When you think Honda and you think sportiness, you think "tuned" Civics and Accords or the stock S2000. You do not think Acura, the upscale division of the Honda Motor Co., known for wonderfully reliable, if not boldly styled - or sporty - cars. Now, sensing a burgeoning market of young, affluent buyers, Acura is looking to tap into that youthful, sporty market. It's one reason they are replacing the Integra with the nifty new RSX. And it's also why they have given us this car, the 3.2 TL Type S. You'll see that snaky "S" on many badges in the months ahead as Acura is joined by other manufacturers looking to sell sedans and coupes possessing that subtle performance edge that many seek. This is an important move for Acura, an almost bold step forward from the 3.2 TL, which was redesigned for the 1999 model year and is now the best-selling mid-size, near-luxury car in America.

I say almost bold because, for all the mechanical tweaking Acura has done with the TL to make it an S Type, it could have been just a bit more cutting-edge on the exterior styling. Except for the S badge, there's nothing to set this sporty car apart. From its sleek nose to its stumpy, undistinguished tail, it's just another TL. Maybe a touch of insouciance at the rear would have helped.That said, inside and under the hood, this is a far sportier car (even as it doesn't go so far as to put off Acura buyers who want some sportiness, but not too much).

The interior, distinguished by perforated leather seats and steering wheel, an S tag on the shift lever, and metallic gauges, is a great departure from simple comfort. If I have one gripe here, it's the out-of-place wood trim on the dash. Better to have gone with a brushed metal look. But again, maybe the designers did not want to stray too far from classic elegance.

Considering that this is not a truly large car, the interior is wonderfully spacious. Great legroom front and rear; a rear seat that will really hold three adults; long and broad front bucket seats. The only criticism here is that those front buckets could use some side bolsters given that at least some buyers are going to buy this car so they can toss it into corners now and again. And tossing it should prove no problem in a car that, while it shows small hints of understeer, is virtually free of torque steer, a remarkable feat given 260 horsepower being fed to a front-wheel drivetrain. Those 260 horses come from a 3.2-liter V6, same as in the standard TL, but boosted for the S model with higher compression pistons, upgraded air intake, and a liberated exhaust flow. The torque band is a bit high, noticeably kicking in for the climb at about 3,700 RPMs and holding to just over 6,000 RPMs, and there seems a bit of a lag in early acceleration. But that's not atypical for a VTEC engine.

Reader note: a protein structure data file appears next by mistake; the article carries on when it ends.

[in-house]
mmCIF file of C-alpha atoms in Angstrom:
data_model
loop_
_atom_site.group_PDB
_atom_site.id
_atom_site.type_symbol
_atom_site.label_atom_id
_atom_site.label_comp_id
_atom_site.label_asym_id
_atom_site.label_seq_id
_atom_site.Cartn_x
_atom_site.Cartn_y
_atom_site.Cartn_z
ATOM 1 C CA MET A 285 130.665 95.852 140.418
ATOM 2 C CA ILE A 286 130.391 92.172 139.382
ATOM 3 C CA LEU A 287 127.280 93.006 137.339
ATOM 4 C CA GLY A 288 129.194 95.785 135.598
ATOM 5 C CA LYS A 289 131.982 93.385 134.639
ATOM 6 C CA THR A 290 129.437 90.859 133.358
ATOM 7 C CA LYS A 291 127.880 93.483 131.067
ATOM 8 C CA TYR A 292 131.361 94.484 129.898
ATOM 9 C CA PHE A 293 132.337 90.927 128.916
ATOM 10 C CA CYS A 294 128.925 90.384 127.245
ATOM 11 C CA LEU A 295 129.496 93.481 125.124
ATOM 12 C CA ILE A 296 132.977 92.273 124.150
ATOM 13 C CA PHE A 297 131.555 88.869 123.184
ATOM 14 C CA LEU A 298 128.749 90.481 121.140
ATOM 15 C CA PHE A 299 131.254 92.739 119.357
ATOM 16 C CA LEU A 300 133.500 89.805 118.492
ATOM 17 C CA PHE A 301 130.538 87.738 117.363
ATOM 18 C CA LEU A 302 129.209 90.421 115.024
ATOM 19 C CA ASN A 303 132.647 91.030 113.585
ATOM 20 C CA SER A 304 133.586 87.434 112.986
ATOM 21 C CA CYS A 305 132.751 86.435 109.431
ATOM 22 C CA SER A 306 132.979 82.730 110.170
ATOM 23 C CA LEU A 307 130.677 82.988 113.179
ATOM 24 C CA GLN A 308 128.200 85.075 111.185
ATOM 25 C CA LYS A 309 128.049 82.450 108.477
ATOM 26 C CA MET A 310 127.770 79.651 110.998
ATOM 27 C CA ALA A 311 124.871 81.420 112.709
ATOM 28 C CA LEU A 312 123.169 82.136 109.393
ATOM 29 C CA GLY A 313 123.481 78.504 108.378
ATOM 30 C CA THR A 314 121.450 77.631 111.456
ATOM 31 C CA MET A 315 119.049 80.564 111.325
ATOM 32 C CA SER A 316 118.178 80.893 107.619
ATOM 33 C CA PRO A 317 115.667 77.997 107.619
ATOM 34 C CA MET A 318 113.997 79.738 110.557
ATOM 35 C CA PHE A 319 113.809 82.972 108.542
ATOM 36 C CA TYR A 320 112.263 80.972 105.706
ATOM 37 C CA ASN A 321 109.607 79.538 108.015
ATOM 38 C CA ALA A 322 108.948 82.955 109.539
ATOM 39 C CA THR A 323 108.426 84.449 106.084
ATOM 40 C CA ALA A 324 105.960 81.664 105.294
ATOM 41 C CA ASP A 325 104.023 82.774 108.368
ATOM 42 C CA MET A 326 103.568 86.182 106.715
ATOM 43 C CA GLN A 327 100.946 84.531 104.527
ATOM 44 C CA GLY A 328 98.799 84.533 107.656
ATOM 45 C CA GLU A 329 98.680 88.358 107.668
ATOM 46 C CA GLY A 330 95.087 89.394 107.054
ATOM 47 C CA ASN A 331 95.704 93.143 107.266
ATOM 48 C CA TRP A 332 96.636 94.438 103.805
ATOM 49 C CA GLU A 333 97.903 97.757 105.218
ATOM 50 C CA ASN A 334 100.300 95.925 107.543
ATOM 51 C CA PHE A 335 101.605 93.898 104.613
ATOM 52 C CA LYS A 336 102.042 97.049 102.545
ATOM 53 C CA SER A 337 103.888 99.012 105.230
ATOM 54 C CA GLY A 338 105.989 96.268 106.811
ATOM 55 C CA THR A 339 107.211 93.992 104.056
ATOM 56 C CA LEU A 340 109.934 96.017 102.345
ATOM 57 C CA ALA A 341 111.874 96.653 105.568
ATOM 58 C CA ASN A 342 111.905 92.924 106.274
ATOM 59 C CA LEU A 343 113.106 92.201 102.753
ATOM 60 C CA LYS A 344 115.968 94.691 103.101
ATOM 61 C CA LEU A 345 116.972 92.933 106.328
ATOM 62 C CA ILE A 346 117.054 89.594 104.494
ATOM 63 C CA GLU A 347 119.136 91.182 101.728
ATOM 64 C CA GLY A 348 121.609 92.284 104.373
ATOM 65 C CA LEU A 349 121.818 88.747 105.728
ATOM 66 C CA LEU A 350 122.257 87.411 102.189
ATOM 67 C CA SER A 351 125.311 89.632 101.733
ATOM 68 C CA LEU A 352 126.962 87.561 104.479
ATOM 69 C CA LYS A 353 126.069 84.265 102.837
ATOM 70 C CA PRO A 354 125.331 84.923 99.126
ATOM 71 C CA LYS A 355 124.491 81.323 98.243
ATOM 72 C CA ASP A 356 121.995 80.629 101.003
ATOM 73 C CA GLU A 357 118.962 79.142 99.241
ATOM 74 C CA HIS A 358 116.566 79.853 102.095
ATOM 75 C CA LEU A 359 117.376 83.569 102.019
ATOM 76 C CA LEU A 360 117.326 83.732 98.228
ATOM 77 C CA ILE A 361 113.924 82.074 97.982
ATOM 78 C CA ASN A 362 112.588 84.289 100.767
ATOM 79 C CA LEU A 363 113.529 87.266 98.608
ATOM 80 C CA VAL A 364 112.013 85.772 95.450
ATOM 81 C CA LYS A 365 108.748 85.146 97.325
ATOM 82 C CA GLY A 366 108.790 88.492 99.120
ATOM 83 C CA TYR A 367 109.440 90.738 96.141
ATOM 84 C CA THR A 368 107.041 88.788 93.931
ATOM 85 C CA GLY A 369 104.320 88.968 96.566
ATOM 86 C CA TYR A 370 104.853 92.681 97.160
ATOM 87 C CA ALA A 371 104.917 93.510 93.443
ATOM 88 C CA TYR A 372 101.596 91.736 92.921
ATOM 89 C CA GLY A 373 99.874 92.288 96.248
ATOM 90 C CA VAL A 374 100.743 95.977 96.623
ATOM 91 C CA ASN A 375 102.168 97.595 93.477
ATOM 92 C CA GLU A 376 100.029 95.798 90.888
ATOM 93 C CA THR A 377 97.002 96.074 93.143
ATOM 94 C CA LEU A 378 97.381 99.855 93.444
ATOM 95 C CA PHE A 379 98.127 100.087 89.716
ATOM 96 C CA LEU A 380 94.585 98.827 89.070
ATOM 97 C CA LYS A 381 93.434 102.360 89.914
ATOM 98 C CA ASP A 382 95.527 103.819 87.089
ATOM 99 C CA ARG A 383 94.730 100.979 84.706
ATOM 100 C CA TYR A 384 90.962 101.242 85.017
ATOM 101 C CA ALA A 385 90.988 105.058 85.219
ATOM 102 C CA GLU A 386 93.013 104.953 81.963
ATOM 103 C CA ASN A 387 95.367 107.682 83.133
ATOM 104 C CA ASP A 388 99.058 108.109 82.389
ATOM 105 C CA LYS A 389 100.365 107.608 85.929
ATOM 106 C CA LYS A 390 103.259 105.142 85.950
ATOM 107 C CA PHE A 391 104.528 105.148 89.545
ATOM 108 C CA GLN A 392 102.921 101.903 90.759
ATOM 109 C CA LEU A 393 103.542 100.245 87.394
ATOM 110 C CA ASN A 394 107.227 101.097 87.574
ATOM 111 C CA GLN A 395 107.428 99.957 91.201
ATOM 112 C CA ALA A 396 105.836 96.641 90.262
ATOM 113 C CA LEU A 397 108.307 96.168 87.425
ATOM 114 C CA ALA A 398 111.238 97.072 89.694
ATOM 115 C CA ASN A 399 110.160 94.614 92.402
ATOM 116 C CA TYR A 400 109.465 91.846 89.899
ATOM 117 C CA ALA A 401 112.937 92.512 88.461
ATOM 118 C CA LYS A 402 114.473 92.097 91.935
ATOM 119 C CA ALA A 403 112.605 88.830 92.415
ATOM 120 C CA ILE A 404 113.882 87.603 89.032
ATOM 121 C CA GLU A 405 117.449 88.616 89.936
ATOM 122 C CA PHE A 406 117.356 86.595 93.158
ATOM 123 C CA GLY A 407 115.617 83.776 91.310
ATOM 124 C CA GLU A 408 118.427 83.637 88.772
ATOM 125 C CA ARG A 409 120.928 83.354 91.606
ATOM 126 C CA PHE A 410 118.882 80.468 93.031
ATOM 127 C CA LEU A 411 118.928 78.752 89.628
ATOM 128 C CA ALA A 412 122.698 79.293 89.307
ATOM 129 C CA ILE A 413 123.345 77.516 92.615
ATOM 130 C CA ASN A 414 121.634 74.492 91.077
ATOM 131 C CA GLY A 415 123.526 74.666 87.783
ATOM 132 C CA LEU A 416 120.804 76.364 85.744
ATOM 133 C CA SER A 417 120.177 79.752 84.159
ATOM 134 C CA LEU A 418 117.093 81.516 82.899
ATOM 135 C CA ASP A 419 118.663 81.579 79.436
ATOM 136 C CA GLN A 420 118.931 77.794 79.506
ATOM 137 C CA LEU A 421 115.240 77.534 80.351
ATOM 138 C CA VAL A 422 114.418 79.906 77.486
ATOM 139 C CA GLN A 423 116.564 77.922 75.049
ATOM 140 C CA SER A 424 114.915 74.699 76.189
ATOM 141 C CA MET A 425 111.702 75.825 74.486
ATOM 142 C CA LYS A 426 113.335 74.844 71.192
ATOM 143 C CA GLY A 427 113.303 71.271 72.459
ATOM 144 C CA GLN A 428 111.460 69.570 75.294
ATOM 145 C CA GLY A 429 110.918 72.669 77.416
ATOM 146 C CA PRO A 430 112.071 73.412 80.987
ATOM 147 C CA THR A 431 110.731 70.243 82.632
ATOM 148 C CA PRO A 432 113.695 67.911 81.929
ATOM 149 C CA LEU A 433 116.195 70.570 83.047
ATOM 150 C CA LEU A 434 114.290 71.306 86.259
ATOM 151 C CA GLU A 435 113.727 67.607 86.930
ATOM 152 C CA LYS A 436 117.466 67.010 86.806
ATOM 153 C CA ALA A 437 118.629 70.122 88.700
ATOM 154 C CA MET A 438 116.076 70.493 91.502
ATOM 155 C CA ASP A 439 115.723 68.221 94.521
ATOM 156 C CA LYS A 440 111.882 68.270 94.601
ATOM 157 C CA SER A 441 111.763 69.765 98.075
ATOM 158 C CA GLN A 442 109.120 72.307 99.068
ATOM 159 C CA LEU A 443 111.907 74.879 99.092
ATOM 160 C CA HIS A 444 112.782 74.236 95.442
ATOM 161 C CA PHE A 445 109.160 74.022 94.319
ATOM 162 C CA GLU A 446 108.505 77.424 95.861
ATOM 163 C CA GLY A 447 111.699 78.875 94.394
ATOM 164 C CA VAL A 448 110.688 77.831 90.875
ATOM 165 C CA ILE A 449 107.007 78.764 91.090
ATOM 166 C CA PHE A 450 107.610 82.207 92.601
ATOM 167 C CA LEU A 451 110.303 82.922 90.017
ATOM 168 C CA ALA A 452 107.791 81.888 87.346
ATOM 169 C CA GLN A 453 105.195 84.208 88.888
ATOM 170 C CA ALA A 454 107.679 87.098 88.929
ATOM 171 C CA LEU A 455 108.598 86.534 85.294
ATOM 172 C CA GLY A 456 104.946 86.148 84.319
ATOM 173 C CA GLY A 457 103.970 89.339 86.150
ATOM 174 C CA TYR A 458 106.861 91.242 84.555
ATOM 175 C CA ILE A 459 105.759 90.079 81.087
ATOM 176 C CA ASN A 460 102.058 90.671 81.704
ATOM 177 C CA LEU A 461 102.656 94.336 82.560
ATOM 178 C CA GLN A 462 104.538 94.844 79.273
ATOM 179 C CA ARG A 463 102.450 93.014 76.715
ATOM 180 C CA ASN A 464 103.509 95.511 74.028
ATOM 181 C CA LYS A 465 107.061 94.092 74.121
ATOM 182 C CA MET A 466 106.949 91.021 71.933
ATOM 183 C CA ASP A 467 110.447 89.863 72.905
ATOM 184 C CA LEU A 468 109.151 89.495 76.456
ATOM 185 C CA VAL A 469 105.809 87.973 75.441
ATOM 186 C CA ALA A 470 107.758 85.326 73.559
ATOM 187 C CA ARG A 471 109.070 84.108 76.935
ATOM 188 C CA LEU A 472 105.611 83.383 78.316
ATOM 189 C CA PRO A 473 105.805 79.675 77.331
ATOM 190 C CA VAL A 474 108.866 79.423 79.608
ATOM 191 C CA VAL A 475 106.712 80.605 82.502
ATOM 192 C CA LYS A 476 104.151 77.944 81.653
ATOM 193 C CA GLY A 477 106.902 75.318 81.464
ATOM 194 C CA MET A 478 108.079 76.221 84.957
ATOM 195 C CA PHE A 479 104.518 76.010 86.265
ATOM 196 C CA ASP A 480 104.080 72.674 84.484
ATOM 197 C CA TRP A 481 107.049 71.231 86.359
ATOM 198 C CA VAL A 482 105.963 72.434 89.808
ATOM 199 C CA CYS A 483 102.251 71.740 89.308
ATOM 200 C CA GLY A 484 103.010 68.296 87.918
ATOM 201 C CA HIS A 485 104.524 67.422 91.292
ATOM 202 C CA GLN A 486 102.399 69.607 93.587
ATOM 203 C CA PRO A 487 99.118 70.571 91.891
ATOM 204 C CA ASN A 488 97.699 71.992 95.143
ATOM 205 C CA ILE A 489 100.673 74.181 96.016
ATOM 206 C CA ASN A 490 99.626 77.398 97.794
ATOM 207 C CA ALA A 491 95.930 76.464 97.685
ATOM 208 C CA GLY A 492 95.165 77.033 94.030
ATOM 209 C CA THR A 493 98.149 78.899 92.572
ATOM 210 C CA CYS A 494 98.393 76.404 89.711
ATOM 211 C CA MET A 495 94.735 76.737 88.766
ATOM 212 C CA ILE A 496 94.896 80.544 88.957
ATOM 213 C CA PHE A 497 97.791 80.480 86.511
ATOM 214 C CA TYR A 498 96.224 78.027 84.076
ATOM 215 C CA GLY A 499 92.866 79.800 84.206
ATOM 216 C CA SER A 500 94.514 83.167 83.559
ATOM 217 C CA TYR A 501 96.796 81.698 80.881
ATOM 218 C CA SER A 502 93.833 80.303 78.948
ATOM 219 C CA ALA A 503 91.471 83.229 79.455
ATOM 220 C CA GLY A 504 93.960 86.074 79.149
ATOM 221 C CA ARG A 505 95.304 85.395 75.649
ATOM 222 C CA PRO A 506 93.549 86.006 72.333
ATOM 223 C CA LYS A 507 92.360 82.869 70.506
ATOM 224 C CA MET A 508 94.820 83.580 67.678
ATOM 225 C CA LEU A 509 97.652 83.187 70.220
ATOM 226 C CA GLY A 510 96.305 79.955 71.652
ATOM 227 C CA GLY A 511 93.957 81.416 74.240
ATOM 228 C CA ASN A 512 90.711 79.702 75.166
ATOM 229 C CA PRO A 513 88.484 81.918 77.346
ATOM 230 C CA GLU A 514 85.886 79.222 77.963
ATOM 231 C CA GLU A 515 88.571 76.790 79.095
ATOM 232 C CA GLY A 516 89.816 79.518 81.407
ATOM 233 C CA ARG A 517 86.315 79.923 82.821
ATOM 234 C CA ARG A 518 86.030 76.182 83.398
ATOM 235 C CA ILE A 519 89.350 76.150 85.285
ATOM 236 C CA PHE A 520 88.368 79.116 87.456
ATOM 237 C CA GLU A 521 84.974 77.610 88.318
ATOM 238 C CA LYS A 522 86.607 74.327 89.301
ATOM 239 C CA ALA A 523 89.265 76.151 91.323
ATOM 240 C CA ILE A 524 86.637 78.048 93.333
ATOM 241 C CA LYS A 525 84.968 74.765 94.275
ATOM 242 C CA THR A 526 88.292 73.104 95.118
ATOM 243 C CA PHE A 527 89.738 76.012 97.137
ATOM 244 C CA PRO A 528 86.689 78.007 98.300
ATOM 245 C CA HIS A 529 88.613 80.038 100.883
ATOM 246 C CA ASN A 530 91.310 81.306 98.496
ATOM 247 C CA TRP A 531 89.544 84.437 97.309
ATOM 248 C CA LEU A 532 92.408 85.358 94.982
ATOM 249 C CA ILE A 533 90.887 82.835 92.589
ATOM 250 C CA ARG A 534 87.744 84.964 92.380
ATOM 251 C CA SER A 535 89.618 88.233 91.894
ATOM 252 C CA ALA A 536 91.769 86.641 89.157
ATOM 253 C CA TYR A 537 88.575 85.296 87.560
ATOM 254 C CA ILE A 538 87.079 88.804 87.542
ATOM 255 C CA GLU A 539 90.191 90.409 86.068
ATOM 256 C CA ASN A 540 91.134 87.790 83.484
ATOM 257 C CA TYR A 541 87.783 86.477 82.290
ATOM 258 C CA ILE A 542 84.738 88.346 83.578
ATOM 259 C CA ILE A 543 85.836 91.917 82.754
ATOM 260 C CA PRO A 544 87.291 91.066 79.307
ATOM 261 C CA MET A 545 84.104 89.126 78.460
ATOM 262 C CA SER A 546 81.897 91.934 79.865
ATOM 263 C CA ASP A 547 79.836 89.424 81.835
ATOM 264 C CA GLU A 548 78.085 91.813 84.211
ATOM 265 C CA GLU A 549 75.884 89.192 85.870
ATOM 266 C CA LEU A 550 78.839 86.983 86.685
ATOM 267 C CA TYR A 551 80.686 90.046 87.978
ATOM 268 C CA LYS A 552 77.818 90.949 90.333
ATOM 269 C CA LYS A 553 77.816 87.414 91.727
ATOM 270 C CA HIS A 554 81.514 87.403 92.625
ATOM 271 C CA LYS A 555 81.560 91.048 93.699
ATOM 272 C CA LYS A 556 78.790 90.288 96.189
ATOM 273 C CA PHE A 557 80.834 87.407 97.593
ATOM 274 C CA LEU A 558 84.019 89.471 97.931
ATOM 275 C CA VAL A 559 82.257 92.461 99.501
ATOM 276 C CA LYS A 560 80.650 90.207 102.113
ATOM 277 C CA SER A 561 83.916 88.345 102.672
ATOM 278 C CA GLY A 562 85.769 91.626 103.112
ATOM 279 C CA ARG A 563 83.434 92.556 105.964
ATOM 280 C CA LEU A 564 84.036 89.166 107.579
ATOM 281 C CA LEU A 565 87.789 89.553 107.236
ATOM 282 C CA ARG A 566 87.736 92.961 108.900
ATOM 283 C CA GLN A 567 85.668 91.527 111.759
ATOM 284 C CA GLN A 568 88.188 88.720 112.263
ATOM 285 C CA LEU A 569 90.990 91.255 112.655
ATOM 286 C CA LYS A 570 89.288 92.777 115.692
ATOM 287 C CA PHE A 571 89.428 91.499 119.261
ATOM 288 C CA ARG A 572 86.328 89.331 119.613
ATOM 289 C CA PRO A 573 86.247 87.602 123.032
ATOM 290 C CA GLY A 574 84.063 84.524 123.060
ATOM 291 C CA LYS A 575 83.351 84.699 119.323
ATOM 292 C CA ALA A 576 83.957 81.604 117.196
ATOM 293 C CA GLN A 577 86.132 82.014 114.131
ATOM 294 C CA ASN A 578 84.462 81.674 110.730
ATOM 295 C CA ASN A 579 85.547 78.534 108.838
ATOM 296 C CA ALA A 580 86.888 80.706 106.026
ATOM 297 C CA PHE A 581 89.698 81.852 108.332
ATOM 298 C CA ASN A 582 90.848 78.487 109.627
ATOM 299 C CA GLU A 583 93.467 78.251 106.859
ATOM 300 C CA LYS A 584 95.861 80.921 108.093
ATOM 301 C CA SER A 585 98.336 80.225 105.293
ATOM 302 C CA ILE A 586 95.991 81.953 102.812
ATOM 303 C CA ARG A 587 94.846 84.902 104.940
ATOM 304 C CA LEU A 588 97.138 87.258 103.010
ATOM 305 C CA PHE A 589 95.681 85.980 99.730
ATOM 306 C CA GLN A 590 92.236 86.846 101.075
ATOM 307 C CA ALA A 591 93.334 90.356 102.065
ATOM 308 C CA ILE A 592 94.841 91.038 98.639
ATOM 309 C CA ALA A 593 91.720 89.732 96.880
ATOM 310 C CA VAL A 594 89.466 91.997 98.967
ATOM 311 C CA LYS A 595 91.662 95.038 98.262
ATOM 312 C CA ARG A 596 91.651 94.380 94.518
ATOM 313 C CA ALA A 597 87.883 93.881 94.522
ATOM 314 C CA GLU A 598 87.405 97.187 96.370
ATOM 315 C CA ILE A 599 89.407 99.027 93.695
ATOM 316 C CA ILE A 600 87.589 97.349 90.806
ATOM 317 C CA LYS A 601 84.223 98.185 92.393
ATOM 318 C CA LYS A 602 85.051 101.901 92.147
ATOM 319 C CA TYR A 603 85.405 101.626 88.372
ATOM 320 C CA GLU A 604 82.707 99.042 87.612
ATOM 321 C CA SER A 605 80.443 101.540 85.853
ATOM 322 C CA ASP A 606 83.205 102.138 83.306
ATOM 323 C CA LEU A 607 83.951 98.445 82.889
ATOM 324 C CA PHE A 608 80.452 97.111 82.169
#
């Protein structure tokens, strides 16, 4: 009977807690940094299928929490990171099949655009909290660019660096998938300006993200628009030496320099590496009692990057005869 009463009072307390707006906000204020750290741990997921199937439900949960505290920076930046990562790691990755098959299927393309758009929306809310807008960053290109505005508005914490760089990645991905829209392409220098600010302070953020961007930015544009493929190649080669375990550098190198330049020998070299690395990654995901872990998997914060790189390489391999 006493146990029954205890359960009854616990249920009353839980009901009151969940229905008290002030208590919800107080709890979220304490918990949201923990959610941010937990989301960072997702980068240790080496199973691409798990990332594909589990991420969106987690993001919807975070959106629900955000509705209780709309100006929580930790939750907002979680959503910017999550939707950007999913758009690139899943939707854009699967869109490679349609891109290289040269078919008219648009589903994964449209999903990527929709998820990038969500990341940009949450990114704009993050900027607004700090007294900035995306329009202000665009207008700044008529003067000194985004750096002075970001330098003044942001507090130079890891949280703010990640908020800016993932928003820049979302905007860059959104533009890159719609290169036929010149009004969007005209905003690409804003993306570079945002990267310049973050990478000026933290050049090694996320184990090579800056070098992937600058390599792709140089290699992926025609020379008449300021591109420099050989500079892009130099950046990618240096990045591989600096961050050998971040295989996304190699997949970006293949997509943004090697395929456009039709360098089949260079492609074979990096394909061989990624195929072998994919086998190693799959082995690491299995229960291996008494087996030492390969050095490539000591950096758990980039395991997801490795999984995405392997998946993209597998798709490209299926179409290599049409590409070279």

It's got a 5-speed automatic transmission that, thankfully, lets you linger in gear, not upshifting or downshifting prematurely, as is often the curse of automatics in sporty cars. Further, Acura has given the S Type a manual sequential shift option that lets you shift up or down by simply clicking the shift lever forward or back. Other than the Porsche Tiptronic, it's the best manual option on an automatic I've seen: seamless, quick, and responsive.

The suspension, as well, has been upgraded (basically stiffened) from the standard TL, with independent double wishbone, coil springs, gas shocks and antiroll bar up front, and independent, multilink double wishbone, coil springs, gas shocks, and antiroll bar in the rear.

The result is a ride that your standard Acura buyer might find a bit jarring on bumps, but which is wonderfully stiff when rocking into corners or jetting straight ahead. And it's got just enough softness that those who like a gentler ride could learn to live with the occasional jarring moment caused by the pothole or the frost heave.

The whisper-quiet ride is made safer by a standard (al t every bell and whistle on this rig is standard) Vehicle Stability Assist system, a side-skid control monitoring device that works in conjunction with ABS and traction control. The only fault I found in handling was a brake feel that was a bit softer than I'd expect in a sport-oriented car. I'd like a quicker, tighter grab.

Has Acura produced the ultimate sports sedan here? Of course not, but that's not what the engineers set out to do. Instead, they have produced a very fine near-luxury sedan that gives a good dose of sportiness to those who want it but maintains an understated design that doesn't take the brand too far astray. Nice touch: The freeing up of the exhaust flow has helped to produce a wonderful burble of an exhaust note - an unexpected touch from Acura, in whose domain only the NSX has burbled in the past. Annoyance: A 5-speed manual transmission ought to be an option any time a manufacturer travels into the world of sportiness and horsepower.